Commentary on Mark, 11 January 2021
The latest update to my Markan commentary is here.
(Updated November 24 2021)
First Impressions: In the presence of mine enemy - Matthew 10:40-42, 21 June 2011
This Great Prayerof Thanksgiving was written for this Trinity sermon
The Great Prayer
At the Beginning.... ... ...
something... exploded into being
chaos fire fury even anarchy
and the Dance was here...
as Maker Word and Spirit
began to draw all things
to Itself..... Read on >>>>
Each year, in December, we had a school social; the dance. My parents insisted that I should go. I hated it. I was un-sociable. I don’t like crowds, I’m shy, and I’m what my family calls... “spatially challenged.” That means: pig ugly clumsy. I can’t dance.
This particular year I’d actually gone to a country dance when we were on holidays. I was safely anonymous at the Burdett Hall, out from Mannum. I even plucked up courage to ask a girl for a dance... and fell over and broke my arm whilst doing The Military Two Step. I was evacuated to Adelaide, and spent five days in hospital with a compound fracture.
So when the school social came, I was standing uncomfortable, at the edge of the room, not wanting to be there, unable to dance, completely on the outside. My arm was in plaster.... Read on >>>>
A friend of mine has a list of 21 words she no longer uses in sermons. These words are some of the (once) most important words in the Christian faith. Her list includes: sin, justification, sanctification, gospel. Last time I talked to her, this Lutheran was even thinking of adding the word "grace" to the list.
Why does she do this? For one thing, some of the words--justification, sanctification--make a modern person's eyes glaze over. The last person to resonate to the word "sanctification" died decades, if not centuries, ago. Secondly, even the words people think they understand--sin, gospel--don't mean what many think they mean. Says Presbyterian John Schuck:
I find much of our modern theological work little more than dealing in antiquities. The Trinity, the person of Christ, the sacraments, the authority of the Bible, eschatology, and so forth were invented in the pre-modern era and are best suited for that time period.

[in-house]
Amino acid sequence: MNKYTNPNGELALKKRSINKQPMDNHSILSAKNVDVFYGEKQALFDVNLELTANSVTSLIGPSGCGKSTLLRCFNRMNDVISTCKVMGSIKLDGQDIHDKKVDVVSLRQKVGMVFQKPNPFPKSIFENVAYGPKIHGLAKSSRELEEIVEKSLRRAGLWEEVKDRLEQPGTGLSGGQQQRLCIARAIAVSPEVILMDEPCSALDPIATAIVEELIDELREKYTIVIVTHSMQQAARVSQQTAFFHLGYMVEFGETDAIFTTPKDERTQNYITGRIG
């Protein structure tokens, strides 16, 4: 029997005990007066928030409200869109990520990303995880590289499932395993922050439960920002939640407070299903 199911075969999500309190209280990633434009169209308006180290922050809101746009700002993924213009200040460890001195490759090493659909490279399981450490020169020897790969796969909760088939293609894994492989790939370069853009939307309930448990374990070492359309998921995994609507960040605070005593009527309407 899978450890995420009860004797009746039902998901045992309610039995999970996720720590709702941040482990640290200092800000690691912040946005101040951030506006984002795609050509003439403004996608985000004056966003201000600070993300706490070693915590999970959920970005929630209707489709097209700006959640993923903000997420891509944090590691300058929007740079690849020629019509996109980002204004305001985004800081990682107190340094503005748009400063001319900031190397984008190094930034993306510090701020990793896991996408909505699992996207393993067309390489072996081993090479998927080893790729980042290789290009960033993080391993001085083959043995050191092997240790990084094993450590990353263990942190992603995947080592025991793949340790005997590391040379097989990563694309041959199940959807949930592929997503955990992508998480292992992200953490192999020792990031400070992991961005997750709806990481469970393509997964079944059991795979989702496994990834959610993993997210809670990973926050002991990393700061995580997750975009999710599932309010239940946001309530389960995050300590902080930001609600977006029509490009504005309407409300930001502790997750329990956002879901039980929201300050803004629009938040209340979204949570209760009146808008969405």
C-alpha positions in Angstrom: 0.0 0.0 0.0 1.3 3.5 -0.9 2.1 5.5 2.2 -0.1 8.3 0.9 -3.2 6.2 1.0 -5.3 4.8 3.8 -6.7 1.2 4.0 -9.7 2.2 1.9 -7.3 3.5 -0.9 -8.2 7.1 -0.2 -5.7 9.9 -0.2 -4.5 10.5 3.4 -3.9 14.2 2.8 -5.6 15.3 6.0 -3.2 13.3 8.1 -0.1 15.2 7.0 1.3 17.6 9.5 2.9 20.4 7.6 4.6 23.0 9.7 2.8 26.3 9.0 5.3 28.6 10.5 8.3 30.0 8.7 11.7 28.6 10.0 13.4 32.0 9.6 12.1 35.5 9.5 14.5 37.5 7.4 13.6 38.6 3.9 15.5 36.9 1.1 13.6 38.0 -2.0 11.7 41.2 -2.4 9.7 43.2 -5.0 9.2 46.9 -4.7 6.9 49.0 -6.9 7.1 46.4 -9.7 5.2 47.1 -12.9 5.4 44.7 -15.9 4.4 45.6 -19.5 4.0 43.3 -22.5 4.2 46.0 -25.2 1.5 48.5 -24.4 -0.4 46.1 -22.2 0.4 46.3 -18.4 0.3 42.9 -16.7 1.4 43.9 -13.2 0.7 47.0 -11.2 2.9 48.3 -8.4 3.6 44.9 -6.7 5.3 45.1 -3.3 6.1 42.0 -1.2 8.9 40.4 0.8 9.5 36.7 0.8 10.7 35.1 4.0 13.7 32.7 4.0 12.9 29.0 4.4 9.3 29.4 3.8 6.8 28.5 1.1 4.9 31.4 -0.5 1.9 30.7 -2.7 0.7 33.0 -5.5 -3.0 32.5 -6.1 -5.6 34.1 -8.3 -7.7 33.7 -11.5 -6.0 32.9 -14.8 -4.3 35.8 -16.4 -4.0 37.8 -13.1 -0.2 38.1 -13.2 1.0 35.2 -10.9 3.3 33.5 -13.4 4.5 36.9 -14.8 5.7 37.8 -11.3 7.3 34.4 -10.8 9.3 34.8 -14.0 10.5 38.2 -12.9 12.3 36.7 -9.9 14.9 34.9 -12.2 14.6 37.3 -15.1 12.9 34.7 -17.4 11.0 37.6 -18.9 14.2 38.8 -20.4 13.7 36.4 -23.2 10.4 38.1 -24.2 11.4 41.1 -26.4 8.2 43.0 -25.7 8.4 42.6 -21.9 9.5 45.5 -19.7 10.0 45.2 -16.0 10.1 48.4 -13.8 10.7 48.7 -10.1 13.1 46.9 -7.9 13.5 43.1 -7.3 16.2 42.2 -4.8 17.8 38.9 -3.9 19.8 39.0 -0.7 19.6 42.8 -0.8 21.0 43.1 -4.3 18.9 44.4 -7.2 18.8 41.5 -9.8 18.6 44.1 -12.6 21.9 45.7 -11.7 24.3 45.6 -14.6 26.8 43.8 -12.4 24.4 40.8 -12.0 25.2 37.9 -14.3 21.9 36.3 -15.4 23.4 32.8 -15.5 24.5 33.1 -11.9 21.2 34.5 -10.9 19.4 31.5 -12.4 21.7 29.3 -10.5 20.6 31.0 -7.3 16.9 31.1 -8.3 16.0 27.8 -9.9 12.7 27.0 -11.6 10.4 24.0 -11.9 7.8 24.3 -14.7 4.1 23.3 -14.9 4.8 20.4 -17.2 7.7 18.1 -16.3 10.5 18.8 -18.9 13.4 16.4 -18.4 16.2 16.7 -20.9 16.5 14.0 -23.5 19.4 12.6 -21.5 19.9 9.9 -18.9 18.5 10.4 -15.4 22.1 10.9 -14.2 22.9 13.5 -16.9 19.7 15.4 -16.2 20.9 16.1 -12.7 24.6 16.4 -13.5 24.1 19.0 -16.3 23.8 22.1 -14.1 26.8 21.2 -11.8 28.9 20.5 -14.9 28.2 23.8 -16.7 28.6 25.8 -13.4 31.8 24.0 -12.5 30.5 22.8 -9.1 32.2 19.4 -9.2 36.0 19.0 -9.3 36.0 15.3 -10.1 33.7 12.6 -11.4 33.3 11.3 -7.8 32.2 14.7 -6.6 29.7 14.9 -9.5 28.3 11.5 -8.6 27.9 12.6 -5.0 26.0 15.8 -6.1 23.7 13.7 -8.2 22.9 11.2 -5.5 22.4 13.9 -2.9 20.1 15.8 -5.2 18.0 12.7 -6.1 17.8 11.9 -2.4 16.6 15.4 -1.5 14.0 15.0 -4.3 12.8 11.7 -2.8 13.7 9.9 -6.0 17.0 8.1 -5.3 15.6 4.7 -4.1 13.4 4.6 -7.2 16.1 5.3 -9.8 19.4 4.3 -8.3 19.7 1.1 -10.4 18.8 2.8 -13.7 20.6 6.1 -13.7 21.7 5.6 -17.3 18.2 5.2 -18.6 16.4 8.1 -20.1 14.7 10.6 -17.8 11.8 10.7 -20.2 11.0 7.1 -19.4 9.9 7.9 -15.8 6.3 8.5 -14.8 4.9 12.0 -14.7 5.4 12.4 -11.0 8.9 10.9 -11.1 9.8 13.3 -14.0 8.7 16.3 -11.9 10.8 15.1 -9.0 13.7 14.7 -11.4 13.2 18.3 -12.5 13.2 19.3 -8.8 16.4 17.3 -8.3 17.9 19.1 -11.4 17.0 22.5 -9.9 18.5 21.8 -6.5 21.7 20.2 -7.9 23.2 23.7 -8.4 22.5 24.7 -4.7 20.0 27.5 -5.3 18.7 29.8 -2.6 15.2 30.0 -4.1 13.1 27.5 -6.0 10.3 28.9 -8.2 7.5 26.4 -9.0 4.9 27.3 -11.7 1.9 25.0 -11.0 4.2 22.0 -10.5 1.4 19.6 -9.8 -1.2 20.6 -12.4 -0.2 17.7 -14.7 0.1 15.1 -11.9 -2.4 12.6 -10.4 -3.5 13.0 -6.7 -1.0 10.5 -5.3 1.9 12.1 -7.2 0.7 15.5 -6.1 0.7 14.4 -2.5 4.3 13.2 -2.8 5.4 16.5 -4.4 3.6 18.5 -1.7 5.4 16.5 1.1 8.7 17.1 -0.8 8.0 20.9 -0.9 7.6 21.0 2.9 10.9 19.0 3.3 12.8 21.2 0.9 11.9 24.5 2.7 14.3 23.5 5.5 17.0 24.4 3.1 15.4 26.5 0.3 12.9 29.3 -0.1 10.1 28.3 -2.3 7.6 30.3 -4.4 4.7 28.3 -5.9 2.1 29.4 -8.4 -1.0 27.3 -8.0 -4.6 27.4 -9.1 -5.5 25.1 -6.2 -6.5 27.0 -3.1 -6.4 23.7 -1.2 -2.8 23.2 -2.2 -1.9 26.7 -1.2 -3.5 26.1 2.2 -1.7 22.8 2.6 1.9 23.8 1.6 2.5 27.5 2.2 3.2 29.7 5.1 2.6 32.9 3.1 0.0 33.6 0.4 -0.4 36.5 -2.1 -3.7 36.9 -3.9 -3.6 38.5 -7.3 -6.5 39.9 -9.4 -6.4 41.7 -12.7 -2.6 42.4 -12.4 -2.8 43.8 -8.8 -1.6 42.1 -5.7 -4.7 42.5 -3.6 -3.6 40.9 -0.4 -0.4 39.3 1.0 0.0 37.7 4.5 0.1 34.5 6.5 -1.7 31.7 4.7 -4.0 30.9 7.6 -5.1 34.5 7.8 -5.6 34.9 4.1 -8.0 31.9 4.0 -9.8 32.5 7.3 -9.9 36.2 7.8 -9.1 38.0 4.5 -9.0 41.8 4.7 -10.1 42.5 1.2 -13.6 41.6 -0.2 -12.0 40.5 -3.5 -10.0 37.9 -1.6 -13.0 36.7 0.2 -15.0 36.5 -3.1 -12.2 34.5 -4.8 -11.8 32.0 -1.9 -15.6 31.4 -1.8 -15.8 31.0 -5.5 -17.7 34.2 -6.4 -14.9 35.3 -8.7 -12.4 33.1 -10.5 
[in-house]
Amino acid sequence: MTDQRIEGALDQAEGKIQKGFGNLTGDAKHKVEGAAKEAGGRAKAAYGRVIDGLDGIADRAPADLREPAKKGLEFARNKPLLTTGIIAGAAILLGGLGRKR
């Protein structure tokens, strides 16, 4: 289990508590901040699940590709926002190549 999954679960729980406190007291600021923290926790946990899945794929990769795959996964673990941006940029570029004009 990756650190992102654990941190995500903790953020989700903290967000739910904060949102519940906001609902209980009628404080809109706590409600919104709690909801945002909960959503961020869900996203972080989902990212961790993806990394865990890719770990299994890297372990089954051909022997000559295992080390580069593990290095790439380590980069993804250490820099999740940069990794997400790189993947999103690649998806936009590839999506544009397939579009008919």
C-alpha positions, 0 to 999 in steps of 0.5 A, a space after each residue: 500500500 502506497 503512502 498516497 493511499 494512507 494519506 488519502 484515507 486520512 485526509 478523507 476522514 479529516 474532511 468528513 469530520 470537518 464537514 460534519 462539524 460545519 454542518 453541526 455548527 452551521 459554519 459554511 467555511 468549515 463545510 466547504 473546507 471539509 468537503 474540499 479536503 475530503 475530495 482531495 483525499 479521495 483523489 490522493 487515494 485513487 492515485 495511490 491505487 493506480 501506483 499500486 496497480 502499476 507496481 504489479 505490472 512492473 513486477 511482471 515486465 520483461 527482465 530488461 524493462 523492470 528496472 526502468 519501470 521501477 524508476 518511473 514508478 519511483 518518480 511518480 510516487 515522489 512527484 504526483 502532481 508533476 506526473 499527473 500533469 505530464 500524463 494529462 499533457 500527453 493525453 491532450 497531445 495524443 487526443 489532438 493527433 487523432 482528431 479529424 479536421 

This does not mean that we are smarter or more hip than the people who invented these ideas. We simply have changed. Trying to retrofit our belief systems to a modern understanding of the Universe, Earth, and Earth's inhabitants turns theologians and pastors into pawn brokers for ancient religious relics that fewer and fewer people embrace...
AWAKE BEFORE THE SUN
It is still dark, but it is a darkness I know well, the darkness of night about to yield to morning. This is my favorite time, a time of exquisite solitude, the kind of solitude that has nothing to do with loneliness. It will not stretch dangerously on and on for hours, like the solitude of late night, luring me into sadness. The dark before dawn is limited; it knows its time is short. Anything can happen... Read Barbara here >>>>
The Almost-Daily eMo from the Geranium Farm is a delightful email I receive... almost daily.
Trinity is not arcane doctrine. The architecture of the Central Processing Unit in my computer, or in the one on which you read this article is arcane doctrine . It’s there, it works, but it’s not relevant to you and me. All that matters is that it works. The theologians from Intel can worry about it... and good luck to them!
This classic Australian poem was published inThe Sydney Mail, 25 July 1896. Perhaps Mulga Bill should have started with a road bike rather than going straight into downhill MTB!
'Twas Mulga Bill, from Eaglehawk, that caught the cycling craze;
He turned away the good old horse that served him many days;
He dressed himself in cycling clothes, resplendent to be seen;
He hurried off to town and bought a shining new machine;
And as he wheeled it through the door, with air of lordly pride,
The grinning shop assistant said, "Excuse me, can you ride?"... Read on >>>>
Think about living in Israel.... It’s dry, and it’s hot. Every year there is a wind which blows as the seasons change from winter to summer. It’s called the Hamsin, and it’s like a bad north wind that we get here on a foul hot, dusty day. The moon goes blood red, even the sun, like we get with a bad dust storm. We get a few days like this each year. In Israel, it happens every year! It is so regular and predictable, that the wind, the Hamsin, has been named after the time it lasts. Hamsin means “50”, and it lasts about that long; fifty days.
It was a time of great anxiety in ancient Israel, because a bad windy season could destroy the harvest. Imagine having a couple of rainwater tanks, and maybe a well in your backyard; or more probably there would be one a few streets away. That’s all the water you can have.